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Strange and Surprising Aspects of Being a Gynecologist

Updated September 15, 2017 312.6k views21 items

Being a gynecologist means that you know a whole lot about lady parts; it also means that you are an obstetrician, and you know a whole lot about babies. But what do gynecologists actually do, and what do they really think about the stuff they see? If you want gynecology facts or if you want to know how you become a gynecologist, it's all here. Nothing to hide.

It may be an awkward job to have sometimes, but these gynecologist facts prove that OB/GYNs have way, way more on their plate than the occasional pelvic exam. Check out this list to find out what it's really like to be a gynecologist.

  • They Get a Lot of Questions About Female Viagra

    What do women really want? OB/GYN Josine Veca helped answer that in an interview where she revealed one of the questions she receives most in appointments: where is the female Viagra? It seems that there is a big demand for this, but unfortunately, it doesn't exist yet.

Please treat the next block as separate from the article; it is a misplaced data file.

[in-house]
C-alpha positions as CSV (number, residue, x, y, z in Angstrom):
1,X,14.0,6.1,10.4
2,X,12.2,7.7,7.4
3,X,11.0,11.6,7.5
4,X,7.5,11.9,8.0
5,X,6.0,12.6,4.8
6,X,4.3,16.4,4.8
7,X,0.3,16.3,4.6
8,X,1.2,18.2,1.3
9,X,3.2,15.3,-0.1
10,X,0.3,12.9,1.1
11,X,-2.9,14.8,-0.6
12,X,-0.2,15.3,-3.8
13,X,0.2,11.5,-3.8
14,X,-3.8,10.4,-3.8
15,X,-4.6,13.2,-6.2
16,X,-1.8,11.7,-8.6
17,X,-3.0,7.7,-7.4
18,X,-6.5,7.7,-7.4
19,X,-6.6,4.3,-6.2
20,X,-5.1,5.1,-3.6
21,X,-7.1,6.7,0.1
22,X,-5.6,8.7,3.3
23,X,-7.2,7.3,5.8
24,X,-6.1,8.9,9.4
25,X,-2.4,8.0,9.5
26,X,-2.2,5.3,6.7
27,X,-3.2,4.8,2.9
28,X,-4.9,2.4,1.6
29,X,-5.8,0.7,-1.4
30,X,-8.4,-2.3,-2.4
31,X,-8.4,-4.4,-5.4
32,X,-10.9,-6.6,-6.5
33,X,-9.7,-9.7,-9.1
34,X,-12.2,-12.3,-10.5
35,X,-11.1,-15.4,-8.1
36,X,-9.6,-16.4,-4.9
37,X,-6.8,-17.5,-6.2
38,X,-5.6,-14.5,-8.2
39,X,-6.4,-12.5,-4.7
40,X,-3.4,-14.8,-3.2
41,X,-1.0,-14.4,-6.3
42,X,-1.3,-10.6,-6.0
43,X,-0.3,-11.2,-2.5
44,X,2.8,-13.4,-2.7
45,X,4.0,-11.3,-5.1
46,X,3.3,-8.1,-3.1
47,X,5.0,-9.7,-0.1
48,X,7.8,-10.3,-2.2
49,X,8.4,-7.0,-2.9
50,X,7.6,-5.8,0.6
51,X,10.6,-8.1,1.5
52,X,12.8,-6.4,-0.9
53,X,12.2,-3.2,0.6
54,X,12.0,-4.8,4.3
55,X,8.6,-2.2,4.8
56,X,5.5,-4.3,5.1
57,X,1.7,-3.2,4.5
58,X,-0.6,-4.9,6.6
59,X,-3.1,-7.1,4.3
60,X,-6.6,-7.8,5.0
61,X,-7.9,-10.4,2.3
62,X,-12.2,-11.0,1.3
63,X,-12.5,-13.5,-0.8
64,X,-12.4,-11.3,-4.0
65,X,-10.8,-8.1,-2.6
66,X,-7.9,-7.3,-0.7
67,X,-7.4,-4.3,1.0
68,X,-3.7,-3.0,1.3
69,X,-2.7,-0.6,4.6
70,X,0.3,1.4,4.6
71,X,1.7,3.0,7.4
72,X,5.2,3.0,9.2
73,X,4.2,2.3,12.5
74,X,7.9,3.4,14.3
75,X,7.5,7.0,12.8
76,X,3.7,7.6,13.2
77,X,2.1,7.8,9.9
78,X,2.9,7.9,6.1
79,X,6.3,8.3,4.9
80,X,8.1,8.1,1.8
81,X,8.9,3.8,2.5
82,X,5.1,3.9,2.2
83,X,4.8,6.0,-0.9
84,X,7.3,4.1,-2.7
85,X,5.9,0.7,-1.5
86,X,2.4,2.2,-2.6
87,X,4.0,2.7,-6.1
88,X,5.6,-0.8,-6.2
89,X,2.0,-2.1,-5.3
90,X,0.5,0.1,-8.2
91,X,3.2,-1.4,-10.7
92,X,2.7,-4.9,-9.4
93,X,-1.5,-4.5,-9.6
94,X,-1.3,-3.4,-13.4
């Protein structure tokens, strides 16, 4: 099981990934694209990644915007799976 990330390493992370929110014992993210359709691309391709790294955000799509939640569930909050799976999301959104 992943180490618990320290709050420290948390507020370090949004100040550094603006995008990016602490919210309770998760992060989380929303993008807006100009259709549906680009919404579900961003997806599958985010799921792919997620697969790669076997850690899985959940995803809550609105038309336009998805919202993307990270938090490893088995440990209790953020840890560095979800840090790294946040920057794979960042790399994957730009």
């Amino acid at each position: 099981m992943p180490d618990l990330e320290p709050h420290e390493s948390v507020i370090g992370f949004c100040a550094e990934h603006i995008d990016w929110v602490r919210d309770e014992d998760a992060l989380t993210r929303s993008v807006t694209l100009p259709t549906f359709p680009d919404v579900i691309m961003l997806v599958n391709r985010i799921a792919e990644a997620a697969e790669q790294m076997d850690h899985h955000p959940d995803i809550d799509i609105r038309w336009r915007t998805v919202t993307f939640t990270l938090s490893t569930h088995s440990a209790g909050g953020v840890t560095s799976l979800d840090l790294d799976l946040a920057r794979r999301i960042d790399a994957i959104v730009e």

• Abortion Training Is Optional

    Photo: andrewmalone / flickr / CC-BY 2.0

    While medical residents are being trained in the obstetrics/gynecology specialty, only one element is elective: abortion. According to a 2006 survey involving 185 residency programs, only 51% reported routine instruction on abortions. 39% offered optional training, and 10% offered no training at all.

  • They Have Solid Advice on Achieving Orgasm

    It's normal to feel a little embarrassed when visiting the gynecologist, but they can help out in more ways than you might think. If you have trouble climaxing during sex, gynecologists can help pinpoint the issue and treat accordingly. It may seem like talk that only belongs in the bedroom, but hey, who else knows more about how a vagina works?

  • Sometimes They Need To... Pull Out Stuff

    Photo: Internet Archive Book Images / flickr / No known copyright restrictions

    This may not be surprising, but gynecologists are pretty used to patients who have, um, lost something. According to Dr. Margaret Villers, pretty much every OB/GYN has helped remove something from a patients vaginal canal.